Testimony before the MA Joint Committee on education, 6/14/2011
On Genocide Education
My name is MacKenzie Hamilton, and I am a junior at Smith College. I serve as the Northeast Outreach Coordinator on the Management Committee of STAND, the student-led division of the Genocide Intervention Network/Save Darfur Coalition. I first appeared before this committee in June 2009, when I testified for this same bill, and will continue returning to the state house until this bill is passed.
Scholarship and activism go hand in hand. An end to genocide will not be achieved without the education of future generations. Genocide and mass atrocities of past and present, their effects are on post-conflict countries, and their relevance to international law need to be taught. In an increasingly global world where there are heavy gaps between economic classes and standards of living, it is important that students learn both the internal and external causes of genocide and the consequences that it has on the world as a whole.
Students need to learn beyond the Holocaust. They need to learn about the genocides in the Americas, Armenia, Cambodia, Bosnia, Rwanda, Darfur. That it has happened to people of every race and creed. Students need to learn that genocide is not something long-gone, but something that has been allowed to perpetuate into the 21st century. They need to know that their voices are critical to ending the cycle of violence that has been going on for so long. This sort of empowerment is invaluable to the democratic system on which we pride ourselves. The preservation of memory is something we owe to the survivors of Rwanda and Cambodia, to the relatives of survivors of Armenia and the Holocaust. Education both preserves the memories of victims and offers a chance for the prevention of future genocides.
Prevention is important for many reasons, not the least of which is saving billions of US tax dollars. The 2008 Genocide Prevention Task Force Report, chaired by Madeline Albright and William Cohen, outlined recommendations for policymakers to end and prevent genocide and mass atrocities. I quote from the report, “The international community […] is called on to absorb and assist displaced people, provide relief efforts, and bear high economic costs. And the longer we wait to act, the more expensive the price tag. For example, in Bosnia, the [US] has invested nearly $15 billion to support peacekeeping forces in the years since we belatedly intervened to stop mass atrocities” (GPTF, xx).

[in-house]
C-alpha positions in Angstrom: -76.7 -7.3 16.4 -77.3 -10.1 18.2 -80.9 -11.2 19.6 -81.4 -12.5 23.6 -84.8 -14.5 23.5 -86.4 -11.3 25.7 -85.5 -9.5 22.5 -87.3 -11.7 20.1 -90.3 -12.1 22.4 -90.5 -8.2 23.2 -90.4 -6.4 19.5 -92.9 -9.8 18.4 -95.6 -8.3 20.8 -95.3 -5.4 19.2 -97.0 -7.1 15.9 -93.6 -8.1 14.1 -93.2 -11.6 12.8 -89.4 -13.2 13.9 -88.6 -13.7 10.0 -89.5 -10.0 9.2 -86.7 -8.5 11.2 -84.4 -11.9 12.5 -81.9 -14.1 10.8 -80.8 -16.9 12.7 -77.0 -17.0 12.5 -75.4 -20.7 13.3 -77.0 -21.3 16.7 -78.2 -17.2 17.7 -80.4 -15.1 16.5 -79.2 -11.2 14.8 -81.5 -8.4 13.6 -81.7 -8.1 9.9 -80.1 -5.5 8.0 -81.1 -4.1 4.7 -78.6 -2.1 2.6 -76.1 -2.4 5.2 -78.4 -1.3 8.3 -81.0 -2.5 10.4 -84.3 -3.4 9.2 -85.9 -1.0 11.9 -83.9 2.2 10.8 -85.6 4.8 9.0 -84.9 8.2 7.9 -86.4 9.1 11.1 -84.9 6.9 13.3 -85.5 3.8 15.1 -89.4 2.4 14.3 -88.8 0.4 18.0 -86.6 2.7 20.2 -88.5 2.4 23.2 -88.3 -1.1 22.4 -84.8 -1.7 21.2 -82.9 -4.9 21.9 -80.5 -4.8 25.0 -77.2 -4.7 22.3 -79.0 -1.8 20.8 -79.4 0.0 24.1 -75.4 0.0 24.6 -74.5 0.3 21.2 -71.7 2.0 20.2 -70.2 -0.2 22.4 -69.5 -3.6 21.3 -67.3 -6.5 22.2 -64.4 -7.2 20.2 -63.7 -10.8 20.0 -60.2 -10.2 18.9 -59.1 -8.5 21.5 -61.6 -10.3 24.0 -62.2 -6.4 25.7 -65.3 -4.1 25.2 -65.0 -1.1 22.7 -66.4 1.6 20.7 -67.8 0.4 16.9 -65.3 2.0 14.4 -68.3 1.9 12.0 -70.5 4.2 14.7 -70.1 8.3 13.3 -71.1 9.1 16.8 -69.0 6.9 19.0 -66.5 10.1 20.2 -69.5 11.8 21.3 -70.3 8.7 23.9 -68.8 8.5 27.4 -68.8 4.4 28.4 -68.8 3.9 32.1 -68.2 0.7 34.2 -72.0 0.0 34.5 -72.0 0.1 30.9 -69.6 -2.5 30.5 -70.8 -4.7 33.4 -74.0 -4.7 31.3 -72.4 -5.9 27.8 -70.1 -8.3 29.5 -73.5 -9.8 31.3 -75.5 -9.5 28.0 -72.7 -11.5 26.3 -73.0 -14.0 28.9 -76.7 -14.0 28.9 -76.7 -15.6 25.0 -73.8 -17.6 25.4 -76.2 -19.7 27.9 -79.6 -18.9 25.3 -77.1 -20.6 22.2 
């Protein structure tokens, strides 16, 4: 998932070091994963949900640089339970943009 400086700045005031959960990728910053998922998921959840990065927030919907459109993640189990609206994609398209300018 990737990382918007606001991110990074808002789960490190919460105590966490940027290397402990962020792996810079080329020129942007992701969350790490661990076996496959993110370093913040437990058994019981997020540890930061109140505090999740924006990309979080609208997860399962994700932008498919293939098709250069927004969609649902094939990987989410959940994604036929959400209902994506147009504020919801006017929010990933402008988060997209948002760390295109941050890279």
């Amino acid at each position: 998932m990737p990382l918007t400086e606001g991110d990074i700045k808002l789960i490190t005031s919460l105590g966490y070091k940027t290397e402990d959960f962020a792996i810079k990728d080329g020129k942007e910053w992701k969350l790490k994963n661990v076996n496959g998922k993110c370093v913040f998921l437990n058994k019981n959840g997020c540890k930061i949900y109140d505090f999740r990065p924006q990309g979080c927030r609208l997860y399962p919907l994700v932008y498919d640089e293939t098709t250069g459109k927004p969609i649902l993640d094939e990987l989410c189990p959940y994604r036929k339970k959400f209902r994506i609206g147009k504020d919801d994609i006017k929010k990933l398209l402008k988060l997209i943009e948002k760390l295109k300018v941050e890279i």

Finally, I am also going to suggest two slight changes to the bill’s language. First, I would like to suggest the language of “Case studies of at least 2 such genocides may be used to demonstrate the concept of genocide” to “shall be used to demonstrate…” as we have discussed today, learning about the Holocaust as the only case of genocide is not sufficient for students. Second, both because it is grammatically and historically incorrect, I suggest you change “the genocide of Rwandan Tutsis” to, simply, “the genocide of Rwandans.” Both Hutu and Tutsi were killed in the genocide, and we should acknowledge the thousands of moderate Hutu who were killed during the genocide, and that there were atrocities committed by both sides.
The public in Massachusetts is overwhelmingly in support of anti-genocide legislation. Across the state, there are over 30 student-led STAND chapters including Boston College, Northeastern University, Clark University, Smith College, UMass Amherst, Tufts University, and many dedicated high school chapters throughout the state. Today representatives from Western, Central, and Eastern Massachusetts have come together once again to raise our voices for genocide education. We hope that you will consider us, our communities, and the global community when discussing this bill. Thank you.